My classroom is not a quiet, orderly place.
Students are constantly moving, thinking, talking, reading and writing.
I do my best to help my students find success.



February 24, 2015

Magical Moments

Read more Slice of Life stories at
Two Writing Teachers
It was tough to get up on Monday.  I overindulged on the Oscars (Lady Gaga + Sound of Music = surprisingly awesome!) so I already was tired.  I really wanted to stay under the covers, but I brewed a strong cup of coffee and ventured to school.

Our day was already scattered, so I tried to keep an even head.  Specials moved to the morning, lunch time delayed by a lunch delivery dilemma.  Indoor recess, again.  I kept moving the students between the carpet and desks as we completed a writing lesson, talked science, worked through math rotations, guided reading and Daily 5 (with one major student meltdown).

Then it happened.  I introduced the essential question of the week from our reading series ... "how do animal's bodies help them?"

You would have thought that I had a classroom of zoologists.
I'm not kidding.

These first graders were tossing words like camouflage, acacia leaves, muscular legs.
Some were discussing at their tables the difference between cheetahs, jaguars and leopards.
They talked about snakes, birds, elephants, and giraffes.
I couldn't keep up with all the conversations.
I knew I had a few animal experts, but this was amazing.

At it all happened 20 minutes before we had to get ready to go home.

What an inspiring way to finish our day.  I can only guess which book basket will be empty by first bell tomorrow morning!



8 comments:

  1. What a celebration of conversation, engagement, and interest! This is the way to do it!

    ReplyDelete
  2. All it takes is the right question and voila they are off and running. Hope the rest of your week is as exciting.

    ReplyDelete
  3. Having taught first grade for decades, I know that when animals are mentioned there is no shortage of experts at that age level. I used animal's to kick off non-fiction and fiction reading and writing, art, music...well, everything! Great way to get them excited for the next day. It WILL be interesting to see how well that book basket holds up tomorrow!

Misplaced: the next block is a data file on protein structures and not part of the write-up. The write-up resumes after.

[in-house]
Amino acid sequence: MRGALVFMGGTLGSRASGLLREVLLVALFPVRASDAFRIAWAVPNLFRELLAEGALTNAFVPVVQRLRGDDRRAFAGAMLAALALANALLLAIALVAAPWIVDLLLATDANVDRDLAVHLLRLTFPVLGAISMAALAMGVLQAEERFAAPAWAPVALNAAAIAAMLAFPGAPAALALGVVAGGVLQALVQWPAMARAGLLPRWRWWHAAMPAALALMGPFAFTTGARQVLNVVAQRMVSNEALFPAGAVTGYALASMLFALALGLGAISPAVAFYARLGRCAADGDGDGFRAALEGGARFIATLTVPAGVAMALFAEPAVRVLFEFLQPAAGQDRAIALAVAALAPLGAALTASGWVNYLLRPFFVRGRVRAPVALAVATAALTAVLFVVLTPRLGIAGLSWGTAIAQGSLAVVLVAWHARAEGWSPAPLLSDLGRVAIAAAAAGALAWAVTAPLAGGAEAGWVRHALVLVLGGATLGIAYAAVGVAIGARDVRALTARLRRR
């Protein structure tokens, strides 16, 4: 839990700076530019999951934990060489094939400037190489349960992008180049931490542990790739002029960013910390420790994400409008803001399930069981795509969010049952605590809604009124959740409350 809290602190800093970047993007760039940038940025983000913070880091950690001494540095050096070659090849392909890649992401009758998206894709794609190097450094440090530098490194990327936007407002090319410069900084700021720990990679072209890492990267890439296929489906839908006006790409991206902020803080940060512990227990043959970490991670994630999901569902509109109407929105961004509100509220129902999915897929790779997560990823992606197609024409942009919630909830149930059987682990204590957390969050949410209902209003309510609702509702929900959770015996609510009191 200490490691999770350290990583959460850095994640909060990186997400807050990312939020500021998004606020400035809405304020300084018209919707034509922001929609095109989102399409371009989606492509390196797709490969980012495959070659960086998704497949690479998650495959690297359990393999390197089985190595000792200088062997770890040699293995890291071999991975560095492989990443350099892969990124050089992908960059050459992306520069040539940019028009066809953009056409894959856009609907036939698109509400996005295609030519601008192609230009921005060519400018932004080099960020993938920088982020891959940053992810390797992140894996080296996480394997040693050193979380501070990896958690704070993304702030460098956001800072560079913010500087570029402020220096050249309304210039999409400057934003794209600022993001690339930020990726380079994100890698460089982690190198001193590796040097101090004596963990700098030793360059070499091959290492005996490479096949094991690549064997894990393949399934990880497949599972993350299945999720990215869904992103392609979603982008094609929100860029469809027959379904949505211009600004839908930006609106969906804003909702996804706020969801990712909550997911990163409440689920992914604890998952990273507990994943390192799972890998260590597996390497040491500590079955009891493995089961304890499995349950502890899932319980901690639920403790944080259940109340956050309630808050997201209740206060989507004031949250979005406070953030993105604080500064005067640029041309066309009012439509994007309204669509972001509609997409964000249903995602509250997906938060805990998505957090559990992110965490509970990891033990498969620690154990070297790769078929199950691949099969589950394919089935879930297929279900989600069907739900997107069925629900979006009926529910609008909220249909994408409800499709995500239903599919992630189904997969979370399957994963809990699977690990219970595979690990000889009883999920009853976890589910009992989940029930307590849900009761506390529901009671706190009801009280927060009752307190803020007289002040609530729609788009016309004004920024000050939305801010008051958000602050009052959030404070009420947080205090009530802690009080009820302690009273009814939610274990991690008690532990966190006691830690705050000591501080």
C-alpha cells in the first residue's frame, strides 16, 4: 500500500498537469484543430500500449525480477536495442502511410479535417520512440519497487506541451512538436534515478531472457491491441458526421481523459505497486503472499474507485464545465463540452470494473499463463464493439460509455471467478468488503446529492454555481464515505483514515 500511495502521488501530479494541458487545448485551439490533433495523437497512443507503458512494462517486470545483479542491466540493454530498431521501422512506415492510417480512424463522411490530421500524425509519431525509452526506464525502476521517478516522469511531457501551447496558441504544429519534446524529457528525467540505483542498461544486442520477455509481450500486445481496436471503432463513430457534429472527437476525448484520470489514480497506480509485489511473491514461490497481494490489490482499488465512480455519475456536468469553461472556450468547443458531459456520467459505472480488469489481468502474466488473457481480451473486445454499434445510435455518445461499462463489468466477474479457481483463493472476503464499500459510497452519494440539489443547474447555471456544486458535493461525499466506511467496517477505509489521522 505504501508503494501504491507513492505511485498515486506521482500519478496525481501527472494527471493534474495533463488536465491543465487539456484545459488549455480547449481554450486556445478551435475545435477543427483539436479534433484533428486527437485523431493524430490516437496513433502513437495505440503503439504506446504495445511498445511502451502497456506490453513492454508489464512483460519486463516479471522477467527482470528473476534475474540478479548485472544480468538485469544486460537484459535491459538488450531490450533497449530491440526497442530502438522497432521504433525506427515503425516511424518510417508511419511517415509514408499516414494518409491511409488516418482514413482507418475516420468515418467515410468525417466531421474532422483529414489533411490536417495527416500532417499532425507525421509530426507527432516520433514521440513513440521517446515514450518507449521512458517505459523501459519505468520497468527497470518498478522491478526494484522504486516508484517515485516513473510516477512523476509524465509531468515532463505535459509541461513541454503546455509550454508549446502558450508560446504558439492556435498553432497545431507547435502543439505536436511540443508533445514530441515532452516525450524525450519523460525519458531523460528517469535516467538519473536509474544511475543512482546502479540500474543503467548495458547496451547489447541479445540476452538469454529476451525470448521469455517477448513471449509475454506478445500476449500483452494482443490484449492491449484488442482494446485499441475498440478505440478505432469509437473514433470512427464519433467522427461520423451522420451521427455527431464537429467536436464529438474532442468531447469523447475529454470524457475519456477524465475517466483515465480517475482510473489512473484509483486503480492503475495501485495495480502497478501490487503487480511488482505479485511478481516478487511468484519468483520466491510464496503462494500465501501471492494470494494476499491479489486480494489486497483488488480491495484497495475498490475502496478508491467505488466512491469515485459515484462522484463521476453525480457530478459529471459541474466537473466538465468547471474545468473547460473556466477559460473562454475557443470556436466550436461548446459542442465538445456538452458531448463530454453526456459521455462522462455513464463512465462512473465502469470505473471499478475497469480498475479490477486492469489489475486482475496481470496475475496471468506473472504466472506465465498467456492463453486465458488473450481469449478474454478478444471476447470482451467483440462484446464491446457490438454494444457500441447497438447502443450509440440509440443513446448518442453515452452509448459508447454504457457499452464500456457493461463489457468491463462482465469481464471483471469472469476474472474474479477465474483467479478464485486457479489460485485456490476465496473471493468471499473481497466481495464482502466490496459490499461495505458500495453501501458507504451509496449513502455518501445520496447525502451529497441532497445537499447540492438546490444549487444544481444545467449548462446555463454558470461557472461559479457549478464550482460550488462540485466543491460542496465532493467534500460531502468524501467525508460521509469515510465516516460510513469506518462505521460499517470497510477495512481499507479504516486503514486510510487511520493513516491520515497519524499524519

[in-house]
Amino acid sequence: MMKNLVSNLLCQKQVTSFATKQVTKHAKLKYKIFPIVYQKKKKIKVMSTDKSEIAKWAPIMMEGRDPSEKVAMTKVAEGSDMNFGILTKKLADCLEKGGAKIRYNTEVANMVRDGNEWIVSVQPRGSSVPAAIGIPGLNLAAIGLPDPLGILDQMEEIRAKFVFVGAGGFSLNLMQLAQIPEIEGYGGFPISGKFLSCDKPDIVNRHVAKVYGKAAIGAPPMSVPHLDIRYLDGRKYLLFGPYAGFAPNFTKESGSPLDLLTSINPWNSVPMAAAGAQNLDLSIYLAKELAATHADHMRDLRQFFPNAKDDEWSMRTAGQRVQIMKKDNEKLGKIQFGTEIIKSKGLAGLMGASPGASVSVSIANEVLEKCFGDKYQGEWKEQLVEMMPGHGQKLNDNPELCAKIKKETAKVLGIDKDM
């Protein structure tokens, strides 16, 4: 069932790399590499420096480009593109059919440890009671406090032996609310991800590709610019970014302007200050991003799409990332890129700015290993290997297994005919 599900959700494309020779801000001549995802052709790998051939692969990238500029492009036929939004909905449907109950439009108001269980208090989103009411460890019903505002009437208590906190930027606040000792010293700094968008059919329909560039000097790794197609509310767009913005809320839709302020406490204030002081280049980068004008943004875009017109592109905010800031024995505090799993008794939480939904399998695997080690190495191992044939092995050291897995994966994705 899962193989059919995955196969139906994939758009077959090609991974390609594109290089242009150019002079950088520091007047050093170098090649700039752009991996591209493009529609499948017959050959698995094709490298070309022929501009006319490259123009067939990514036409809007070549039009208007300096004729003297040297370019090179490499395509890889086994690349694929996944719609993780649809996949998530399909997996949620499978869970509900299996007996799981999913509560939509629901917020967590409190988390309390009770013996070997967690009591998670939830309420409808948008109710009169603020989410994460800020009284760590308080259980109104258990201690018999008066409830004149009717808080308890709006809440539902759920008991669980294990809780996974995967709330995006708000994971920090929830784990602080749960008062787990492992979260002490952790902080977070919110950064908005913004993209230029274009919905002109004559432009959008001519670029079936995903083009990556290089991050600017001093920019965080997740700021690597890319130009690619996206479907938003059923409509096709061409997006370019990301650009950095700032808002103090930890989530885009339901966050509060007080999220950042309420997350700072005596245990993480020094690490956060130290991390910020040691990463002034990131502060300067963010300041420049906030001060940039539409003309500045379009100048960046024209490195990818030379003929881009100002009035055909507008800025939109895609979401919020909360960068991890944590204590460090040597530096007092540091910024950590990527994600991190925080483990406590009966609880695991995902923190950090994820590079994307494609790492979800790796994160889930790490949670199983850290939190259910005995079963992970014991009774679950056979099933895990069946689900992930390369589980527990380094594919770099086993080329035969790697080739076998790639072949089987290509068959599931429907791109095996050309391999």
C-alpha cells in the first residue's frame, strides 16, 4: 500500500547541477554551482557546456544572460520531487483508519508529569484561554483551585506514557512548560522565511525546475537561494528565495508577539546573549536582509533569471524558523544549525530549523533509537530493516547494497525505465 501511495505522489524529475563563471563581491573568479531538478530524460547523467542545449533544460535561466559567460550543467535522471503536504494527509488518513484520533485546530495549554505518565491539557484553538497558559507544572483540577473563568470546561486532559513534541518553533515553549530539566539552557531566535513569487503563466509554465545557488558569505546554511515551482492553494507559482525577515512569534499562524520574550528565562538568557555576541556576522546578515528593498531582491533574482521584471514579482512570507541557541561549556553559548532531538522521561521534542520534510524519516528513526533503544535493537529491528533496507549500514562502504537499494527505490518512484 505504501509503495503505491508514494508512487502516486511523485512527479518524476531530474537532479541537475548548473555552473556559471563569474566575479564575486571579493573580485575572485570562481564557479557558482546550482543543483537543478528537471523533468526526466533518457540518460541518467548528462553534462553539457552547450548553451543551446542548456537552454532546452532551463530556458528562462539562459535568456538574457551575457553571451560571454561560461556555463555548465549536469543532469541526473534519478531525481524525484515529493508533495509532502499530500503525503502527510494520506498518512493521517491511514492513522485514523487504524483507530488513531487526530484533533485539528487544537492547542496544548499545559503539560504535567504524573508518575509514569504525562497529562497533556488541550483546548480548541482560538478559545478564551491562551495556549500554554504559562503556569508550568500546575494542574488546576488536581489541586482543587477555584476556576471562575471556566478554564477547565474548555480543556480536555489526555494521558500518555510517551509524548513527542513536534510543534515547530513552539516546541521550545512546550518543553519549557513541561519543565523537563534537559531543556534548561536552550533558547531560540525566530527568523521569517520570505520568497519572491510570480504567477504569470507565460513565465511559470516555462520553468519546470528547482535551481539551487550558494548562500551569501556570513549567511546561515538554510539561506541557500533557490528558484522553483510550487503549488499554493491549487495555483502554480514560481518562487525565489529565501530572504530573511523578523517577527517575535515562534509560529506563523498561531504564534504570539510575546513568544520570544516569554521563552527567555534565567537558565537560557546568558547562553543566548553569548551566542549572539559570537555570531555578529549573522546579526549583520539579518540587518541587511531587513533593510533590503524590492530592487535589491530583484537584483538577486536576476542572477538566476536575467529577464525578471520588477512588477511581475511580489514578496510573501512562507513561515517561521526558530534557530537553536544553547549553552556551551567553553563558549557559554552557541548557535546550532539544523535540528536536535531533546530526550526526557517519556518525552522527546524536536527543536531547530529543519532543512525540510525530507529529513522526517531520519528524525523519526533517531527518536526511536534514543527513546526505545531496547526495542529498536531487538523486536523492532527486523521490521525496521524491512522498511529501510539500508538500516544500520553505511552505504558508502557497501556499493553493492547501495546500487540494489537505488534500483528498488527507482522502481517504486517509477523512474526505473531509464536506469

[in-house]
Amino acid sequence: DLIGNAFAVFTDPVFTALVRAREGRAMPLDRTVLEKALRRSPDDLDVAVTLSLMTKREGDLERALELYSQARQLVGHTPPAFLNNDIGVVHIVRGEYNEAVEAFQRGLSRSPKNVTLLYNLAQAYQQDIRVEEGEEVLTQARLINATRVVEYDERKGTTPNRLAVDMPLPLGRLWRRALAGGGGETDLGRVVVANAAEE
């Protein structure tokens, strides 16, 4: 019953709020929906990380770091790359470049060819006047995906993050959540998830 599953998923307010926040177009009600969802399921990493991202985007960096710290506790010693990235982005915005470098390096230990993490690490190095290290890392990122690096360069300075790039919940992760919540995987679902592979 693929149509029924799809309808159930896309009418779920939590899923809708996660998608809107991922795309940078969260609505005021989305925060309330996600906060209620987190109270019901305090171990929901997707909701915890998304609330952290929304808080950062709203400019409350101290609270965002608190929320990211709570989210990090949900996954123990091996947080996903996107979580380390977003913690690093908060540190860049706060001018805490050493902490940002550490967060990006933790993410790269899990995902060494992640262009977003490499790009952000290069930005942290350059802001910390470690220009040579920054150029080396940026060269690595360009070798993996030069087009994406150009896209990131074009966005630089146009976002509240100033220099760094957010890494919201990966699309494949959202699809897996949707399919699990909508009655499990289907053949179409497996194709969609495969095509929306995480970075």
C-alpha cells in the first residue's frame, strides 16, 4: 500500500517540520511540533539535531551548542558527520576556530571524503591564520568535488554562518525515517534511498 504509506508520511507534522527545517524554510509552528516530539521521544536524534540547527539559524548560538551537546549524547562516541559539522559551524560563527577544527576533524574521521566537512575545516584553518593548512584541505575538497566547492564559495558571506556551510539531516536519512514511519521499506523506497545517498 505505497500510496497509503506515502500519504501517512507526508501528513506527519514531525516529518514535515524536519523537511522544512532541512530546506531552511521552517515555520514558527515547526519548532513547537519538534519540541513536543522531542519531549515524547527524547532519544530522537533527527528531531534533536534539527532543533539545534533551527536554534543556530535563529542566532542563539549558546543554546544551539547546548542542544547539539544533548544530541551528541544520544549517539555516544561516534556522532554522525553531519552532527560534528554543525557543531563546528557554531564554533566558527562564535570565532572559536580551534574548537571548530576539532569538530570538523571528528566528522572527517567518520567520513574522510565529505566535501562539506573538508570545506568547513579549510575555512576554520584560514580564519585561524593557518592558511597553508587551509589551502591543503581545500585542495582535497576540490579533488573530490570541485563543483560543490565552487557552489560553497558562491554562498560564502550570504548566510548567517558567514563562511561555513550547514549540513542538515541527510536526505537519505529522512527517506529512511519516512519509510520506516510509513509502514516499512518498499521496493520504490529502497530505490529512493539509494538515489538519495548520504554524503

ReplyDelete
  4. Animal books were a favorite nonfiction in my classrooms. I bet a part of you wished you would have had just a little more time to extend that great conversation. I am sure they will be ready tomorrow!

    ReplyDelete
  5. This is awesome! The First Grade teacher in me is smiling for you! Hopefully you have a chance to rest after your full day today. I didn't get to confer in writing today because of a student's emotional needs, and we ended the day doing the sprinkler dance move. Feet up with tea right now... Thanks for sharing!

    ReplyDelete
  6. I love talking animals with primary kids. It's amazing how they remember and connect. When they use words like camouflage and adaptation, I'm wow'd. I smile from ear to ear. I've developed a little bird obsession lately and I find I can bring that obsession into the classroom in the form of beanie babies, nonfiction books, picture books, and drawing lessons. They adore it. We work on Main Idea and supporting details as we learn more.

    ReplyDelete
  7. Interesting - I didn't realize 6 year olds would be such experts and know such difficult vocabulary! Sounds like this unit will be an interesting one for you and them!

    ReplyDelete
  8. They are full of wonder! I live in Firstie land, too. So great you were able to observe this great learning after a day that had some distractions. Nice of you to share! :)

    ReplyDelete